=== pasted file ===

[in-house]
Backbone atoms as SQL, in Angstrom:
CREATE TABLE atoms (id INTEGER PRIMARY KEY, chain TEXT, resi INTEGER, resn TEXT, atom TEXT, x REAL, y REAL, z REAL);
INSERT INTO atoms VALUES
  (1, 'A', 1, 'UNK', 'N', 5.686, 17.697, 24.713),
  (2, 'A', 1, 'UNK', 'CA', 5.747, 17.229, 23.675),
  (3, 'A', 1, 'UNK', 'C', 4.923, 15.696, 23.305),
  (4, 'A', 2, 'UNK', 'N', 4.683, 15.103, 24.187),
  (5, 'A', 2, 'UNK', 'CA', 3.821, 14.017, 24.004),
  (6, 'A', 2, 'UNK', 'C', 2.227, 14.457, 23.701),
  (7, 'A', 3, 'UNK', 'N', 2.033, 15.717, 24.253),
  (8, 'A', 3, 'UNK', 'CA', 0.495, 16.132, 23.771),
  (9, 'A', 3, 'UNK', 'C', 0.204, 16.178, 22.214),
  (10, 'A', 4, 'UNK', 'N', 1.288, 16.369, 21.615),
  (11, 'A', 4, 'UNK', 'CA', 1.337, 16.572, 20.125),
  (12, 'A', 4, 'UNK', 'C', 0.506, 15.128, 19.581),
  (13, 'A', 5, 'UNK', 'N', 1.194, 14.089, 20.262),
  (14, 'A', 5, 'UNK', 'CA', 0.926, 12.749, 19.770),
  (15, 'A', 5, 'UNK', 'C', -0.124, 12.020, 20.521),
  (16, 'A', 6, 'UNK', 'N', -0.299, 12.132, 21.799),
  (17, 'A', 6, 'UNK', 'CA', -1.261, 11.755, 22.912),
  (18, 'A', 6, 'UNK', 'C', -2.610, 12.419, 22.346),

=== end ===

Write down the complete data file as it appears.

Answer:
[in-house]
Backbone atoms as SQL, in Angstrom:
CREATE TABLE atoms (id INTEGER PRIMARY KEY, chain TEXT, resi INTEGER, resn TEXT, atom TEXT, x REAL, y REAL, z REAL);
INSERT INTO atoms VALUES
  (1, 'A', 1, 'UNK', 'N', 5.686, 17.697, 24.713),
  (2, 'A', 1, 'UNK', 'CA', 5.747, 17.229, 23.675),
  (3, 'A', 1, 'UNK', 'C', 4.923, 15.696, 23.305),
  (4, 'A', 2, 'UNK', 'N', 4.683, 15.103, 24.187),
  (5, 'A', 2, 'UNK', 'CA', 3.821, 14.017, 24.004),
  (6, 'A', 2, 'UNK', 'C', 2.227, 14.457, 23.701),
  (7, 'A', 3, 'UNK', 'N', 2.033, 15.717, 24.253),
  (8, 'A', 3, 'UNK', 'CA', 0.495, 16.132, 23.771),
  (9, 'A', 3, 'UNK', 'C', 0.204, 16.178, 22.214),
  (10, 'A', 4, 'UNK', 'N', 1.288, 16.369, 21.615),
  (11, 'A', 4, 'UNK', 'CA', 1.337, 16.572, 20.125),
  (12, 'A', 4, 'UNK', 'C', 0.506, 15.128, 19.581),
  (13, 'A', 5, 'UNK', 'N', 1.194, 14.089, 20.262),
  (14, 'A', 5, 'UNK', 'CA', 0.926, 12.749, 19.770),
  (15, 'A', 5, 'UNK', 'C', -0.124, 12.020, 20.521),
  (16, 'A', 6, 'UNK', 'N', -0.299, 12.132, 21.799),
  (17, 'A', 6, 'UNK', 'CA', -1.261, 11.755, 22.912),
  (18, 'A', 6, 'UNK', 'C', -2.610, 12.419, 22.346),